Thinning of hair is an early manifestation of hair loss and may herald extensive baldness. Hair loss is one of the most common cosmetic conditions affecting adult men and women.
It is estimated that up to 85% of men experience some degree of hair loss as they pass the age of 50 years. Though less common in women, some evidence of hair loss is present in approximately half of them by the same age.
Early intervention in the form of preventive measures, medications, and other hair restoration options may halt the progression of hair thinning to obvious balding. In this article, we will discuss the causes, symptoms, and treatment options for hair thinning.
What is thinning hair?
Normally, humans have 80 thousand to 120 thousand hairs on their heads, with an average hair density of 148 to 172 per cm2, depending on the ethnicity and area of the scalp. A decreased hair density from the normal state in an individual is thinning of the hair.
The vertex usually has the highest hair density. Some hair loss is part of the natural hair growth cycle. According to the American Academy of Dermatology, loss of 50-100 hair per day is normal. As the old hairs shed, young ones sprout from the existing hair follicles. However, when the loss of hair is more than what is considered routine, noticeable hair thinning and eventually, bald patches start appearing on the scalp.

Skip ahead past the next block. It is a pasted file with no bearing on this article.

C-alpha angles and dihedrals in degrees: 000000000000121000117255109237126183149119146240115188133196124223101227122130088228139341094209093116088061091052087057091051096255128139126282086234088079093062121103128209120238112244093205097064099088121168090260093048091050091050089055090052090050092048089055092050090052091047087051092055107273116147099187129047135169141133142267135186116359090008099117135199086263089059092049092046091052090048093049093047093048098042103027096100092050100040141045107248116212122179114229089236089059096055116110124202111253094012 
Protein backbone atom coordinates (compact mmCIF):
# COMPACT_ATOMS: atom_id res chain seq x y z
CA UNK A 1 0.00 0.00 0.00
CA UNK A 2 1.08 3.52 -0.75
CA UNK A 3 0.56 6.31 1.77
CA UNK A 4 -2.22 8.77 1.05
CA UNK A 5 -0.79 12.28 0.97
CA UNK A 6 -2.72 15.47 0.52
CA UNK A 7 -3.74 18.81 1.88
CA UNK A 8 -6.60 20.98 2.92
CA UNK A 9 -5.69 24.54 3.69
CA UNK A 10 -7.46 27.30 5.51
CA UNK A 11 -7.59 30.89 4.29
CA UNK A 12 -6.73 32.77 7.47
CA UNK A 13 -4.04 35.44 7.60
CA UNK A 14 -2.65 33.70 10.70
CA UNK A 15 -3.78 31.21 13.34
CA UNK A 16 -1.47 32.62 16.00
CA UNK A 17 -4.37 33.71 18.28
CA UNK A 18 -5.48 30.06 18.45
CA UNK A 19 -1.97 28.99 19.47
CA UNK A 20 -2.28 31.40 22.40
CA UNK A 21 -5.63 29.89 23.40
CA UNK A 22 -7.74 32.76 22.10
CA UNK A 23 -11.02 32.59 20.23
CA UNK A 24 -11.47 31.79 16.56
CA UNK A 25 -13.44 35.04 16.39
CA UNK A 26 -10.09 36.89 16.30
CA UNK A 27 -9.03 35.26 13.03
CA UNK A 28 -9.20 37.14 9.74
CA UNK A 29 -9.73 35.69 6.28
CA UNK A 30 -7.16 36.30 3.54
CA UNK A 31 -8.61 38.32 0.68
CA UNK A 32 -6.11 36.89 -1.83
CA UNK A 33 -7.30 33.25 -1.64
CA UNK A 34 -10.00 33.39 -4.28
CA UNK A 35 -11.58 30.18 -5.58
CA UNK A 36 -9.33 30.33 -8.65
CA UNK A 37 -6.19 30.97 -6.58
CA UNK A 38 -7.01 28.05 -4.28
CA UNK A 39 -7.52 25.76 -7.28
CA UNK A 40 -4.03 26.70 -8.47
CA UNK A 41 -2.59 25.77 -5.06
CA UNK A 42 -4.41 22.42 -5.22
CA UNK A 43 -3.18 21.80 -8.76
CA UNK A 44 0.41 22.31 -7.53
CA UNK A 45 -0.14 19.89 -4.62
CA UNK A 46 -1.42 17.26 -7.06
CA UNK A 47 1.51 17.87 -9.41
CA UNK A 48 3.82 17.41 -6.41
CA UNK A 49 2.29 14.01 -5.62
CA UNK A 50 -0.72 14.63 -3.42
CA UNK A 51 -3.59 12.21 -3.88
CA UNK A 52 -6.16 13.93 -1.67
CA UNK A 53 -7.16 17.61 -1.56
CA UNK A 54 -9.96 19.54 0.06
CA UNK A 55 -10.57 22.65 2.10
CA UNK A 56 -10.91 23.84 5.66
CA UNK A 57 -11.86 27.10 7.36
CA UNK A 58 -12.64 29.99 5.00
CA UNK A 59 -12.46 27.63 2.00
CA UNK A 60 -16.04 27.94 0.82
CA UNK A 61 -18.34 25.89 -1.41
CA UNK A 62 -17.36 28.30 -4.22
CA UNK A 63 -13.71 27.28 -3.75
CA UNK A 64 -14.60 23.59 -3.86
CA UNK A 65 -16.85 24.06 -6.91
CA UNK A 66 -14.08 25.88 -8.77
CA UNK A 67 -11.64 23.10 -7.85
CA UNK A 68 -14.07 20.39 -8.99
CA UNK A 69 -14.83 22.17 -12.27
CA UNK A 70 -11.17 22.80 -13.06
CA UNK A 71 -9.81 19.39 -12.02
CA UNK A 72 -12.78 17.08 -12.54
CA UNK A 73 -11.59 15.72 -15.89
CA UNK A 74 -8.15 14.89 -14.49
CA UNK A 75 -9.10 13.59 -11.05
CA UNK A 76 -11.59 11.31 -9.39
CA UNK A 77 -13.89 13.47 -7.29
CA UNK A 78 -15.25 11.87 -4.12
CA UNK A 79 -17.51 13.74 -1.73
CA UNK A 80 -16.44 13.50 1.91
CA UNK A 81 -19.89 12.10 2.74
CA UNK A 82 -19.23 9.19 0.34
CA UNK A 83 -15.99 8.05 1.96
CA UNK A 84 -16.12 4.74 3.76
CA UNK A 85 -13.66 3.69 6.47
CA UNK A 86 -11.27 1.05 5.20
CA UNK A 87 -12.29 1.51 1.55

The biggest enemy of men’s hair is their hormone, dihydrotestosterone. This hormone is responsible for hair thinning in more than half of men above the age of 30 years, a condition called androgenetic alopecia or male pattern baldness. When hair is lost in male pattern baldness, the most obvious effect is the receding hairline, though hair thinning at other areas, especially the vertex is also present. In hair thinning, not only is there a reduction in the quantity of hair but the volume and thickness of individual hair strands shrink too. Moreover, in the early stages, villous hairs replace the lost terminal hair which is thin and tapered towards the ends.
Female pattern baldness affects about 50 percent of women by the time they reach fifty years of age. In contrast to androgenetic alopecia in men, receding hairline is not a common feature, at least in the early stages. There is diffuse hair thinning. Widening of the part is a good indicator of hair loss. Receding hairline with thinning hair is more common in other conditions like frontal fibrosing alopecia. Some Immune diseases like Lupus (SLE) are more common in women and hair thinning is one of their common features.
When does thinning hair occur?